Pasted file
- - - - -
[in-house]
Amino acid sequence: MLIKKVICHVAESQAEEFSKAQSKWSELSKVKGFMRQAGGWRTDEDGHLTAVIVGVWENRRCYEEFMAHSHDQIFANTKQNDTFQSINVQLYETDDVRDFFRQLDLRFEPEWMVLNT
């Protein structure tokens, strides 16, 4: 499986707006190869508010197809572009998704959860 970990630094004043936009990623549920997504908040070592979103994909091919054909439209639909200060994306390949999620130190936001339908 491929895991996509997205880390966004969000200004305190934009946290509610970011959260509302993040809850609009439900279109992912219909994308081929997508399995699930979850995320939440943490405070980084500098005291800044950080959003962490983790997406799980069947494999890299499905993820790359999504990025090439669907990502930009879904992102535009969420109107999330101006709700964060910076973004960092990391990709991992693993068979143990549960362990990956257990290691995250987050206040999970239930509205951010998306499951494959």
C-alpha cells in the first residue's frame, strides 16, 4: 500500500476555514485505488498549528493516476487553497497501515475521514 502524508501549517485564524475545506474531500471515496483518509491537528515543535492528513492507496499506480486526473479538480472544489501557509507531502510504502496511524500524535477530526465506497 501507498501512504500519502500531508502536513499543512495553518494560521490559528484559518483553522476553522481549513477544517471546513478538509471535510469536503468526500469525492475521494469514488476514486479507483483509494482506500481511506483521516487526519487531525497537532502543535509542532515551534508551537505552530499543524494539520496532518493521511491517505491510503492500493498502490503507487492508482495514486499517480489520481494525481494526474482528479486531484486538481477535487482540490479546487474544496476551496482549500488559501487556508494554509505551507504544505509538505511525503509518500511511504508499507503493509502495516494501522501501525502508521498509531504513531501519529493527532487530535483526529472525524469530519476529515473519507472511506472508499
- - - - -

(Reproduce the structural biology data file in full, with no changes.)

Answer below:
[in-house]
Amino acid sequence: MLIKKVICHVAESQAEEFSKAQSKWSELSKVKGFMRQAGGWRTDEDGHLTAVIVGVWENRRCYEEFMAHSHDQIFANTKQNDTFQSINVQLYETDDVRDFFRQLDLRFEPEWMVLNT
């Protein structure tokens, strides 16, 4: 499986707006190869508010197809572009998704959860 970990630094004043936009990623549920997504908040070592979103994909091919054909439209639909200060994306390949999620130190936001339908 491929895991996509997205880390966004969000200004305190934009946290509610970011959260509302993040809850609009439900279109992912219909994308081929997508399995699930979850995320939440943490405070980084500098005291800044950080959003962490983790997406799980069947494999890299499905993820790359999504990025090439669907990502930009879904992102535009969420109107999330101006709700964060910076973004960092990391990709991992693993068979143990549960362990990956257990290691995250987050206040999970239930509205951010998306499951494959």
C-alpha cells in the first residue's frame, strides 16, 4: 500500500476555514485505488498549528493516476487553497497501515475521514 502524508501549517485564524475545506474531500471515496483518509491537528515543535492528513492507496499506480486526473479538480472544489501557509507531502510504502496511524500524535477530526465506497 501507498501512504500519502500531508502536513499543512495553518494560521490559528484559518483553522476553522481549513477544517471546513478538509471535510469536503468526500469525492475521494469514488476514486479507483483509494482506500481511506483521516487526519487531525497537532502543535509542532515551534508551537505552530499543524494539520496532518493521511491517505491510503492500493498502490503507487492508482495514486499517480489520481494525481494526474482528479486531484486538481477535487482540490479546487474544496476551496482549500488559501487556508494554509505551507504544505509538505511525503509518500511511504508499507503493509502495516494501522501501525502508521498509531504513531501519529493527532487530535483526529472525524469530519476529515473519507472511506472508499